The pipa is an ancient, four-stringed Chinese lute instrument popular throughout Chinese history and culture, from courtly entertainment and accompaniment to modern orchestral solo and ensemble recitals. Originating from the Qin Dynasty (222-207 BC.) and Central Asia via the Silk Road in the 5th century, the pipa has had a very high and distinguished history in China, undergoing extensive development from the Han Dynasty through the Tang Dynasty (618-907 AD).
In Chinese music, there are instruments that have the line (xian) expression, like the erhu. My pipa has the dot (dian) expression. Of all Chinese music instruments, the pipa best typifies this style of expression. In the world, it is actually the most developed of all the lute instruments, with the most variety of expressions, says Liu.
Wrapping white tape around his fingers, Liu prepares to play the pipa at the close of the interview.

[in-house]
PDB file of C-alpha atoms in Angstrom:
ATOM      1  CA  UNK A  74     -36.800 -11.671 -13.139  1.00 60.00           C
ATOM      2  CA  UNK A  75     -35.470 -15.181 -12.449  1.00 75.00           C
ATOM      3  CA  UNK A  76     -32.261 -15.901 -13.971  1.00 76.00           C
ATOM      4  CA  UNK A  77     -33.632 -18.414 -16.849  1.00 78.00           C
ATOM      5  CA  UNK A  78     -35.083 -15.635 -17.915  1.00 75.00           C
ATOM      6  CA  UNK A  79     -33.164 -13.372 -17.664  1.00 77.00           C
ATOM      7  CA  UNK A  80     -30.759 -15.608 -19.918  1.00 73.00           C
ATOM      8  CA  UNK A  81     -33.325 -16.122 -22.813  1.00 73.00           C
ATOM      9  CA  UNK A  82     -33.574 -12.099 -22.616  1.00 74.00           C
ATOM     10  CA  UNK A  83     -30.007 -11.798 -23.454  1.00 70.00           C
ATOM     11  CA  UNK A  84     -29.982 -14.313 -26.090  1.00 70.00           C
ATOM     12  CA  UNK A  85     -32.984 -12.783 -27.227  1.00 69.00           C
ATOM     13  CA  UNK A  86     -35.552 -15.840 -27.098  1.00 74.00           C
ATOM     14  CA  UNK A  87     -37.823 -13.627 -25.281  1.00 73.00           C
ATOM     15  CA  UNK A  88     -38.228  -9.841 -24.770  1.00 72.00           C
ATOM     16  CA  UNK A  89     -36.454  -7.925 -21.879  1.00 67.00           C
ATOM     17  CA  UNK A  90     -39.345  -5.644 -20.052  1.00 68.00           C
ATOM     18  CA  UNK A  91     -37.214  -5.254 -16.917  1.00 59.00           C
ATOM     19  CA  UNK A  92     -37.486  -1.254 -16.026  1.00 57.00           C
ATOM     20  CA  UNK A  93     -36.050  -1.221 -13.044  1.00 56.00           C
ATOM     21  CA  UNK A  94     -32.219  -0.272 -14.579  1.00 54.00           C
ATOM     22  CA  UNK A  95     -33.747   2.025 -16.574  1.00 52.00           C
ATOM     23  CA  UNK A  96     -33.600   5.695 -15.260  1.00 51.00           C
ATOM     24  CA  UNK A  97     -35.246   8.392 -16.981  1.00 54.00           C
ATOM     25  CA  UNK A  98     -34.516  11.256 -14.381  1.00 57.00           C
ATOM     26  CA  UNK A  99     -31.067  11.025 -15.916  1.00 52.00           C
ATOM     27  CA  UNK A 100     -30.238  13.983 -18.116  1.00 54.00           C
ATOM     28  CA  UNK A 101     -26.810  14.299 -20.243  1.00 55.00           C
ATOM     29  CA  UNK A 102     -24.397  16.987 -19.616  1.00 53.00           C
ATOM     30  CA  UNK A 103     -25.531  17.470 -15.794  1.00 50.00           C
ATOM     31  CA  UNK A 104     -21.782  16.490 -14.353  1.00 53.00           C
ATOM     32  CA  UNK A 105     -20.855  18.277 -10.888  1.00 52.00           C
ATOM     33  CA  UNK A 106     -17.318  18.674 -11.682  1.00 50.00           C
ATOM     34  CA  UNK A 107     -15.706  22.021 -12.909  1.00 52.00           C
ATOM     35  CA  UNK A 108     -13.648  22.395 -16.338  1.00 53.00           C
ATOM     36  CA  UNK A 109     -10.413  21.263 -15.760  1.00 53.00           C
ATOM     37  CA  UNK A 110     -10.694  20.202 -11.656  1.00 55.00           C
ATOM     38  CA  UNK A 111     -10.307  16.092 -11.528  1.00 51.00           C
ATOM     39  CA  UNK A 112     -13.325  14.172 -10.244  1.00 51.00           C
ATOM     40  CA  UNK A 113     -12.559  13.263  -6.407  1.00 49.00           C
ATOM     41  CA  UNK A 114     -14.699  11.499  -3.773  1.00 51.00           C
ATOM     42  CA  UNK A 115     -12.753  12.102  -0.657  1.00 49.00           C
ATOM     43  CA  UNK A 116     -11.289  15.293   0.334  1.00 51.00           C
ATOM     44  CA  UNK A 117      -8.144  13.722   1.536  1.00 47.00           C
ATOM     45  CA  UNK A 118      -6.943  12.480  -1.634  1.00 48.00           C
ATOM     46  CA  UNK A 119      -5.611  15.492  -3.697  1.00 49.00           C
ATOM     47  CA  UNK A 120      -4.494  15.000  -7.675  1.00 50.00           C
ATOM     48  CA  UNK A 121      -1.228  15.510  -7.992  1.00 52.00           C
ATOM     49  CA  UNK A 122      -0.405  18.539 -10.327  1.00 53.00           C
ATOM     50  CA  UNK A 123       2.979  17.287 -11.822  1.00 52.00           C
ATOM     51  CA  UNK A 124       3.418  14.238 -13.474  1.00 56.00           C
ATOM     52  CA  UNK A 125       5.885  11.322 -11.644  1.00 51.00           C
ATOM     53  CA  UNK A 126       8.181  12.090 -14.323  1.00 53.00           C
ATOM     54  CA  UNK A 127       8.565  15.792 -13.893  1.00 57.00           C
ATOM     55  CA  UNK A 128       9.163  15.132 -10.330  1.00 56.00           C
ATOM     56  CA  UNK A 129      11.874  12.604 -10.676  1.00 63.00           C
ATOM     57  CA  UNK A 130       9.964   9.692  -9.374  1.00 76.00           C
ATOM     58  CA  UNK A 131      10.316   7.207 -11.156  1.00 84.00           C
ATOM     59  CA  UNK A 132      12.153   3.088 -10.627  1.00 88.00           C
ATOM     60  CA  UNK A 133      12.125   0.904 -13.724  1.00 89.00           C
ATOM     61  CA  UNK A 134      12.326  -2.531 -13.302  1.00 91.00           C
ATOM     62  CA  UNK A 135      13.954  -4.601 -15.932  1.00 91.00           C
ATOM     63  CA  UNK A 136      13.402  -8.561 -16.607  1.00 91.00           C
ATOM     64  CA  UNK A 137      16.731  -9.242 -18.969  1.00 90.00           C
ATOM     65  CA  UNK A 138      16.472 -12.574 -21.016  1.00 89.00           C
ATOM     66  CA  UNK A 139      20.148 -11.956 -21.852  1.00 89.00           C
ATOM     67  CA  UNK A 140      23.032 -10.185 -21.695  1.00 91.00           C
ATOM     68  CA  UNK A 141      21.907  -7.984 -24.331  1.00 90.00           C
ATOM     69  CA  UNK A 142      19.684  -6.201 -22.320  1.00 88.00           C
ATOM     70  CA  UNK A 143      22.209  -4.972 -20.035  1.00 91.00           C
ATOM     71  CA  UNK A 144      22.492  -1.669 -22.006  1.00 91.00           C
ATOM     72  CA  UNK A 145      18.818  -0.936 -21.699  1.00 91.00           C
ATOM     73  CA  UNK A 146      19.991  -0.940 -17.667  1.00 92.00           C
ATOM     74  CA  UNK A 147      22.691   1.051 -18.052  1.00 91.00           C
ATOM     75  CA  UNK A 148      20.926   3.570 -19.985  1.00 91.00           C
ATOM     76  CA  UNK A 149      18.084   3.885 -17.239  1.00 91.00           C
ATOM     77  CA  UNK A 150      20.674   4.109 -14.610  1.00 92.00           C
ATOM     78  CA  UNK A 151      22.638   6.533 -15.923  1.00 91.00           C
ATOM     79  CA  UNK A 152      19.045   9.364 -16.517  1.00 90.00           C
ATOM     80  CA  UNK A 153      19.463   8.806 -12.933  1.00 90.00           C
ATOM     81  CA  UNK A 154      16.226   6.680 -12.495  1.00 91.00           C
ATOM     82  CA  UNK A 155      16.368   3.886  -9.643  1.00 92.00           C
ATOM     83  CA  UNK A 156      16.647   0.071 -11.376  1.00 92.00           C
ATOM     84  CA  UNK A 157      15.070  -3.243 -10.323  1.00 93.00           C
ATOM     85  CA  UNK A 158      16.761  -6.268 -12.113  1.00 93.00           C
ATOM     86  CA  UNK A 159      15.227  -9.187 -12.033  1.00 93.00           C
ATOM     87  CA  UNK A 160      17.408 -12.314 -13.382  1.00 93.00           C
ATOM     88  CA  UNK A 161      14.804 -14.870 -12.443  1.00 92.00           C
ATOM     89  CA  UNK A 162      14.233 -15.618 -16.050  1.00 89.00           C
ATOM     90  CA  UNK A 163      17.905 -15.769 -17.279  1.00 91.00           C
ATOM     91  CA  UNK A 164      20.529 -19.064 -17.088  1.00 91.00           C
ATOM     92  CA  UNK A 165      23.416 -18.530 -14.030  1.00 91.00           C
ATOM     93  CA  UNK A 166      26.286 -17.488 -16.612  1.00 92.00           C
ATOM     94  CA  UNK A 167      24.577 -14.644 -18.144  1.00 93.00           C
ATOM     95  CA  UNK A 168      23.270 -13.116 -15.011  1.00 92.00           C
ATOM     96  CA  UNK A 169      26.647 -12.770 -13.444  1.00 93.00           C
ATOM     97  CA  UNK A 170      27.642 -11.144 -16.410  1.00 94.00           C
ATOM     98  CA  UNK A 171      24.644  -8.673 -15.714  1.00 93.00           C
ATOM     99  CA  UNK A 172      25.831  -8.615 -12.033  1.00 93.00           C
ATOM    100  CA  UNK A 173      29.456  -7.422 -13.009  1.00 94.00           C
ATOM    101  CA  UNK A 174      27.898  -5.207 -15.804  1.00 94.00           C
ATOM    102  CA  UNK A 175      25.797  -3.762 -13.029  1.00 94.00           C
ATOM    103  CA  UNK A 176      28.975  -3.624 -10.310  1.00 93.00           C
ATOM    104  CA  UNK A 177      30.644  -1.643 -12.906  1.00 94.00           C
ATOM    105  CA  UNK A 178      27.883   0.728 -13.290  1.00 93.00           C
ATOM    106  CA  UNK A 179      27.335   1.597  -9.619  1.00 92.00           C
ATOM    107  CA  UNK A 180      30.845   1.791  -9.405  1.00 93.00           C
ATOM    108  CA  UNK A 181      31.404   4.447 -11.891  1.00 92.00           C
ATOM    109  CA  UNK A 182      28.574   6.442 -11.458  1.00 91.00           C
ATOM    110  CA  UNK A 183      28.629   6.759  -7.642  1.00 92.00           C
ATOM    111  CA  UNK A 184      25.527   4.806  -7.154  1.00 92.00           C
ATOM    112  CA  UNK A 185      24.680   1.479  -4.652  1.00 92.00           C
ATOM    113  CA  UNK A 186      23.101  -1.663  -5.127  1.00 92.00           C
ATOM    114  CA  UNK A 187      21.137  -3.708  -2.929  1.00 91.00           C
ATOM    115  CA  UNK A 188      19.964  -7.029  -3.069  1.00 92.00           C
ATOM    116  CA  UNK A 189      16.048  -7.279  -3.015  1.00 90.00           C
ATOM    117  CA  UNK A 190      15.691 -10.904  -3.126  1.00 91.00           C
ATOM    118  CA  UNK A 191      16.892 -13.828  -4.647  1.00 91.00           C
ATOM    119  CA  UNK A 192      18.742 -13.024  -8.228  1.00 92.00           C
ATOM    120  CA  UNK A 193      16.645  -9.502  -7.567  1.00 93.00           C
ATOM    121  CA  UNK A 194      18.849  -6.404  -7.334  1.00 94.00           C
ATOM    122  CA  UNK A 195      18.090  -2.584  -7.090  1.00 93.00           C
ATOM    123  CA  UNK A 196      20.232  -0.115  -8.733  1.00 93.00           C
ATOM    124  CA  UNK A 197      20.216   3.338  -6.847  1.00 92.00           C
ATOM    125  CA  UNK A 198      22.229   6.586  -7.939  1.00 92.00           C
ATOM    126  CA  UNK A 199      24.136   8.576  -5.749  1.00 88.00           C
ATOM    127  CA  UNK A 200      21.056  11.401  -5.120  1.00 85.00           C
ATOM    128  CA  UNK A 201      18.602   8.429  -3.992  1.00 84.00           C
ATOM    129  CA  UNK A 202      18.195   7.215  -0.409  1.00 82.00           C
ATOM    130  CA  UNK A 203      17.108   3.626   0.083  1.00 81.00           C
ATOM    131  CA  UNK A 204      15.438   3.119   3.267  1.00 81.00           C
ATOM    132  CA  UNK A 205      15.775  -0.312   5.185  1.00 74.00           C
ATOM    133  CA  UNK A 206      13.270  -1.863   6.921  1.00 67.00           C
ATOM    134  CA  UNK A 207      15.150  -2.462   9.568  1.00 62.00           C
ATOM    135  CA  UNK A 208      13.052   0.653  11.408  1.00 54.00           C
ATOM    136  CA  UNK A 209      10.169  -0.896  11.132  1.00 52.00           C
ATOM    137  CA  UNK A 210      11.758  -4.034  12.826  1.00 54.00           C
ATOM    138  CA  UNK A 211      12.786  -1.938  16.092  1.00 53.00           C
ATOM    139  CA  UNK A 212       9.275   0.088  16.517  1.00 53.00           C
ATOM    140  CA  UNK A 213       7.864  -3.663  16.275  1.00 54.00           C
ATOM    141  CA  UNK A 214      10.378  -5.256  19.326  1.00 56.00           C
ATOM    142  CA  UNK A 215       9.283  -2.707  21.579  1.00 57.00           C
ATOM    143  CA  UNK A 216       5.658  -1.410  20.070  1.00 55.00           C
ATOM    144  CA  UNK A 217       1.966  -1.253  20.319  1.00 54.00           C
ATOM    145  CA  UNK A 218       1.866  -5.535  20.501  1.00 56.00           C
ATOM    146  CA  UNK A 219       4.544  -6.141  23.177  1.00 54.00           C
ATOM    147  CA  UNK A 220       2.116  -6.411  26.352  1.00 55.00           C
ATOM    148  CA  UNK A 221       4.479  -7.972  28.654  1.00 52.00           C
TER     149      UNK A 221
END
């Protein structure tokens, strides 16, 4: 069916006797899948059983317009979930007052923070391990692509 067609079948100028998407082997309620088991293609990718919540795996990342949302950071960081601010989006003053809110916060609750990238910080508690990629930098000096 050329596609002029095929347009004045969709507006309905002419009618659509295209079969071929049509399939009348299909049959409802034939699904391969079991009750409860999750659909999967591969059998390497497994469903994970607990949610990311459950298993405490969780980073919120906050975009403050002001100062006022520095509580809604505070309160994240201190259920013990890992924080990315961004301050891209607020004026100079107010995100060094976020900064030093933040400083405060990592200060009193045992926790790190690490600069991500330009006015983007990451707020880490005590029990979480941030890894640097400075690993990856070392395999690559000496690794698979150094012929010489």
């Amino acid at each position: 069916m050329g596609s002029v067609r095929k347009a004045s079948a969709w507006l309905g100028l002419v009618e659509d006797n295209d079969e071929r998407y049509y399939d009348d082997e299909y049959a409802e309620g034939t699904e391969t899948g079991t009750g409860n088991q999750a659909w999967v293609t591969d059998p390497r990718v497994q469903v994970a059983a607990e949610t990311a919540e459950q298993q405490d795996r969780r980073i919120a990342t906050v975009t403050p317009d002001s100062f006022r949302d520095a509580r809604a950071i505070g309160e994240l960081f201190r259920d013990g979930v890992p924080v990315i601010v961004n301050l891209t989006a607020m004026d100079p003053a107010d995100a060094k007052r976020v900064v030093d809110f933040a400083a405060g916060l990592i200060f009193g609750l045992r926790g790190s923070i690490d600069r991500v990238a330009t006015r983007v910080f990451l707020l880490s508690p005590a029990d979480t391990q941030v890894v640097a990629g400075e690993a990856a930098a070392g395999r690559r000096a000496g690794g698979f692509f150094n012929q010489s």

In the past; they used real human nails, he explains, sitting on the living room sofa, but today we use false nails to produce a better sound quality when the strings are plucked.
He holds the pipa upright and close, like a dear friend, and begins to play a traditional piece called Yi Ju Wu Chu or Dance of the Yi People, a very popular minority folk song in China.
With his eyebrows furrowed slightly in deep internal concentration, he began to pluck the strings, at first slowly, delicately, like a flowing Chinese river. Before long, though, his fingers flew rapidly over the strings, fluttering as fast as humming bird wings. Displaying a pizzicato of rapidly anger-plucked strings, Liu demonstrates the pipas quick changes of moods from the gentle, tender strokes to intense guitar-like strumming.
I feel very close to my music, he smiles afterwards. I really hope to continue developing my music, to make a career in music here. I cannot leave the music of pipa which I love.